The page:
Every day it seems like solar companies are releasing the most efficient solar panels to date. With so many companies making that claim, it’s difficult to wade through the noise. One useful resource to help you choose is the International Organization for Standardization (ISO), who created standards for manufacturing solar panels under the ISO 9000 series. Solar panel manufacturers can be certified ISO 9000 compliant, although it may not be an indicator of a low-quality product if they aren’t certified. Read on for other factors that contribute to the quality of your solar panels.
Solar Panel Rating & Power Tolerance
The solar panel rating refers to the amount of power they produce, and is often the first factor homeowners take into account when shopping for solar panels. Your solar panels will say they produce 250 watts, for example. The higher the solar rating, the more power they produce. You will also hear this referred to as a nameplate rating. It’s important to keep in mind that the nameplate power is generated under ideal conditions, and not 100% of the time. However, the differing solar nameplate ratings represent one step in understanding which solar panel is right for your project.
Similarly, you will want to know your solar panel’s power tolerance—the potential difference of power produced from the nameplate rating. The power tolerance is expressed as +/- 5% on the solar panel sticker. This means that it can produce as little as 237.5 watts (-5% of the starting 250 watt power rating) to as much as 262.5 watts (+5% of the 250 power rating). A narrower power tolerance is preferable to one that has a wider range because it shows more confidence in the rating and gives you a better estimate of the power your panels will produce.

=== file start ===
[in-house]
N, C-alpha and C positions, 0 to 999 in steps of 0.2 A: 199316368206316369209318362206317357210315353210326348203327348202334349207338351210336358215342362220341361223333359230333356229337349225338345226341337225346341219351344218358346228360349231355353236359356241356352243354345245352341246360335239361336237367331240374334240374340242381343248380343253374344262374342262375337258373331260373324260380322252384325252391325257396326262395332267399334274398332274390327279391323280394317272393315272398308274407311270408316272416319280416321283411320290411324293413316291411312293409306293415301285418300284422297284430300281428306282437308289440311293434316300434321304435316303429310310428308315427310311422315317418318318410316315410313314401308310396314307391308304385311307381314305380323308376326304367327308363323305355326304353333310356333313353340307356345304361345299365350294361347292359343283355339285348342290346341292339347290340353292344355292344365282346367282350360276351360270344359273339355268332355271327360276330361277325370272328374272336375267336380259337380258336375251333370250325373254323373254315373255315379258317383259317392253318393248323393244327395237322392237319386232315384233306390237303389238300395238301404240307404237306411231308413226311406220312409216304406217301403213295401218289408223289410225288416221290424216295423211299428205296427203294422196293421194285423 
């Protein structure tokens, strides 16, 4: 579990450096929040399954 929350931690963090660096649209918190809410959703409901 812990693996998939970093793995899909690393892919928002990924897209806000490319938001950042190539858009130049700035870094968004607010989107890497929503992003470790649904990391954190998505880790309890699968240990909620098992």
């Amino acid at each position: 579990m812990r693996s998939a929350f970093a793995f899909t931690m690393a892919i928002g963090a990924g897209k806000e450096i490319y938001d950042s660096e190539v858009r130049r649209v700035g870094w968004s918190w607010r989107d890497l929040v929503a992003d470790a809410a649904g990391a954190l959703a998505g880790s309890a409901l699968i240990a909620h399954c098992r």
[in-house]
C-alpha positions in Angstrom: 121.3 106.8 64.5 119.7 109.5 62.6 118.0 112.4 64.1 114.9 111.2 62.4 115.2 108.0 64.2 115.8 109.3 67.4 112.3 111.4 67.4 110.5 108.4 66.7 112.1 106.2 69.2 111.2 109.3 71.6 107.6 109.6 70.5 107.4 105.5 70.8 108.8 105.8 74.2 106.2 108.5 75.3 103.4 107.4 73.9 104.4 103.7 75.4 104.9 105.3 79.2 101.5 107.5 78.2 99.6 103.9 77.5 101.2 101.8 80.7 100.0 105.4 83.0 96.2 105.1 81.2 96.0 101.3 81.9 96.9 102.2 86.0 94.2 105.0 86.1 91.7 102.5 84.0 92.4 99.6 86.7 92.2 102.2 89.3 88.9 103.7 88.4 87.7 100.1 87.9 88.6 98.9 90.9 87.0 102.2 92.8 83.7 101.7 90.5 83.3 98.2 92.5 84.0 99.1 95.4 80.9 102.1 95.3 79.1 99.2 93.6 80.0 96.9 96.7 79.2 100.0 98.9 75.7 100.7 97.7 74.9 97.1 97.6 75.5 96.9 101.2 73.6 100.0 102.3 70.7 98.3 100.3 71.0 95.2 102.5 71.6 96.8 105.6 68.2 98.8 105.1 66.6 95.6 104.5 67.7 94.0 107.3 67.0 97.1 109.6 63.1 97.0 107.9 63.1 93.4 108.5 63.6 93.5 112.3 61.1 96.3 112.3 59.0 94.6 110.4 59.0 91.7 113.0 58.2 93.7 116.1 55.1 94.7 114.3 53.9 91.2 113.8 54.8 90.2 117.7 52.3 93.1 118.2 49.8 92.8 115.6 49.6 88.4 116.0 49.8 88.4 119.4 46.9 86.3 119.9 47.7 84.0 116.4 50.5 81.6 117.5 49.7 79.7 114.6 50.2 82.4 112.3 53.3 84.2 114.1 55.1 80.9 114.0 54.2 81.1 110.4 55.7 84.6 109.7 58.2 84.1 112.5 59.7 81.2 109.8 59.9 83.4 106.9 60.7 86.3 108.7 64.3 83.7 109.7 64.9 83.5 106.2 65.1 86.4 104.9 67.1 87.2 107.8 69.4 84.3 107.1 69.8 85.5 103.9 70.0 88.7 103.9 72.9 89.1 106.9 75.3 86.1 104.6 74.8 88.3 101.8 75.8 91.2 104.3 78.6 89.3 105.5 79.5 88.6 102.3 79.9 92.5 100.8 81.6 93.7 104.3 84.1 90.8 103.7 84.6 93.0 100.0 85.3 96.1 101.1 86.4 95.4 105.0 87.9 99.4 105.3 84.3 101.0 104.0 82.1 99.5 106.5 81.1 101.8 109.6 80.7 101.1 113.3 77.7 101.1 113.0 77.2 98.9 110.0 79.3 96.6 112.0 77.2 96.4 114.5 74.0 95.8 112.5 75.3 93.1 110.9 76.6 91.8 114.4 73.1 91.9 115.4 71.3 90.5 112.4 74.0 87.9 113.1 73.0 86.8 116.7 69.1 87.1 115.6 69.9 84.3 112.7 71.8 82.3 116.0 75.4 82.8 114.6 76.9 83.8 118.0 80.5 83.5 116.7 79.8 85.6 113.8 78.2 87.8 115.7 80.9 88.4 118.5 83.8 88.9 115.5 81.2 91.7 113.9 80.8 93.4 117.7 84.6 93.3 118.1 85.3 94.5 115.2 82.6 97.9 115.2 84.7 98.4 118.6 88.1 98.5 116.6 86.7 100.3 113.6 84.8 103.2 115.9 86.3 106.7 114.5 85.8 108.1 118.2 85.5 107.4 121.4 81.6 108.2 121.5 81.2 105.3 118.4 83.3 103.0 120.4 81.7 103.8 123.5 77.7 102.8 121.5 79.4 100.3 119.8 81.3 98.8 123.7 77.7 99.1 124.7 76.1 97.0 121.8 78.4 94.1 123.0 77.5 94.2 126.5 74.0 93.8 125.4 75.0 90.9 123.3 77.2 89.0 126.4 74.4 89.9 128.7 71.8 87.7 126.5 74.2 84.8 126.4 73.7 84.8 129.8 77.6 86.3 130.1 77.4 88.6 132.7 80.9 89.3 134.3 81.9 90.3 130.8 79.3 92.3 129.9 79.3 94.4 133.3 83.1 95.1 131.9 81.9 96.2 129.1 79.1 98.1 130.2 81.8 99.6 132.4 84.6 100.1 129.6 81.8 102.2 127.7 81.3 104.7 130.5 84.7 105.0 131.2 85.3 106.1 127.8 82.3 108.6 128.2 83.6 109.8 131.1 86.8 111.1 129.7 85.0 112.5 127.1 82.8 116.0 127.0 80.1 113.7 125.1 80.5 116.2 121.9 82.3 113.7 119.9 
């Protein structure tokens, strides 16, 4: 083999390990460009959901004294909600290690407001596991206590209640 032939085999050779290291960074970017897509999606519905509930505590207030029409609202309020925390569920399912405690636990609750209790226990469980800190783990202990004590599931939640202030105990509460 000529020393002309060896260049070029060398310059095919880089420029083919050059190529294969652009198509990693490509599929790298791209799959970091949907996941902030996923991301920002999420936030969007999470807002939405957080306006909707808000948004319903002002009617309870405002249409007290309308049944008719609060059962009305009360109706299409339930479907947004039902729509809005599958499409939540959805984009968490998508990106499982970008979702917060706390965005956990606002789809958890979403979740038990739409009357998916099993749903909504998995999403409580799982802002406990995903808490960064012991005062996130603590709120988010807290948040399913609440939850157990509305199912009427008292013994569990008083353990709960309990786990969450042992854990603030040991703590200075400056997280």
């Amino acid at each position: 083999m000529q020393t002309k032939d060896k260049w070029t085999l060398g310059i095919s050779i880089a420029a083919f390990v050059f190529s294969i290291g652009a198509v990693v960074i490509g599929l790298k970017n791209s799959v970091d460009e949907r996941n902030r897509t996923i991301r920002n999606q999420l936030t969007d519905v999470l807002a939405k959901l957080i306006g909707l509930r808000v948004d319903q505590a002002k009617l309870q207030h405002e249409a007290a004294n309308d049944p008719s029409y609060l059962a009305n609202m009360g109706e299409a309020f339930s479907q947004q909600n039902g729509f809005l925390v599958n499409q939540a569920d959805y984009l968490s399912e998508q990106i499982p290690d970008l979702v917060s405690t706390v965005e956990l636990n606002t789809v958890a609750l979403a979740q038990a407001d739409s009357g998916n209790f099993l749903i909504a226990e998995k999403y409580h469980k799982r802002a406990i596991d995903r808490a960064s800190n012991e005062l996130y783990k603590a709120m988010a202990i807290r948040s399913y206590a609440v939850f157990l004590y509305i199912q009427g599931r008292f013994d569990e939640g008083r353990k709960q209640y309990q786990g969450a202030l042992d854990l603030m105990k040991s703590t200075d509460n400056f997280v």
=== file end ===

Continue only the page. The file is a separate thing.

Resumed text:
Efficiency is not the only determining factor in high-quality solar panels—the purity of the crystalline silicon used in the solar panels plays a very large part, too. There are two types of solar panels that utilize crystalline silicon to produce power for your home.
Monocrystalline Solar Panels
Monocrystalline solar panels are also called single-crystalline solar panels. At a glance, you’re able to tell if the solar panels are monocrystalline because they have a uniform color, which indicates the use of a high-quality silicon. The cells used in monocrystalline solar panels are cylindrical and create the recognizable wafer shape. There are several benefits to choosing monocrystalline cells for your solar panels. A commonly cited benefit is that they are highly power efficient, which means you can get more power per panel and may not need as much space for the solar panel. Finally, monocrystalline solar panels have a long life expectancy and most solar panel manufacturers guarantee their monocrystalline panels for 25 years.
While they are some of the most power- and space-efficient, monocrystalline solar panels can also be more expensive than polycrystalline or thin-film solar panels. This initial cost may be prohibitive for some homes, but don’t forget to factor in the solar panel rebates available in your area. Another disadvantage—if you live in cooler climates—is that monocrystalline cells function better in warm weather. A knowledgeable solar contractor can help you decide if monocrystalline solar panels are right for your home.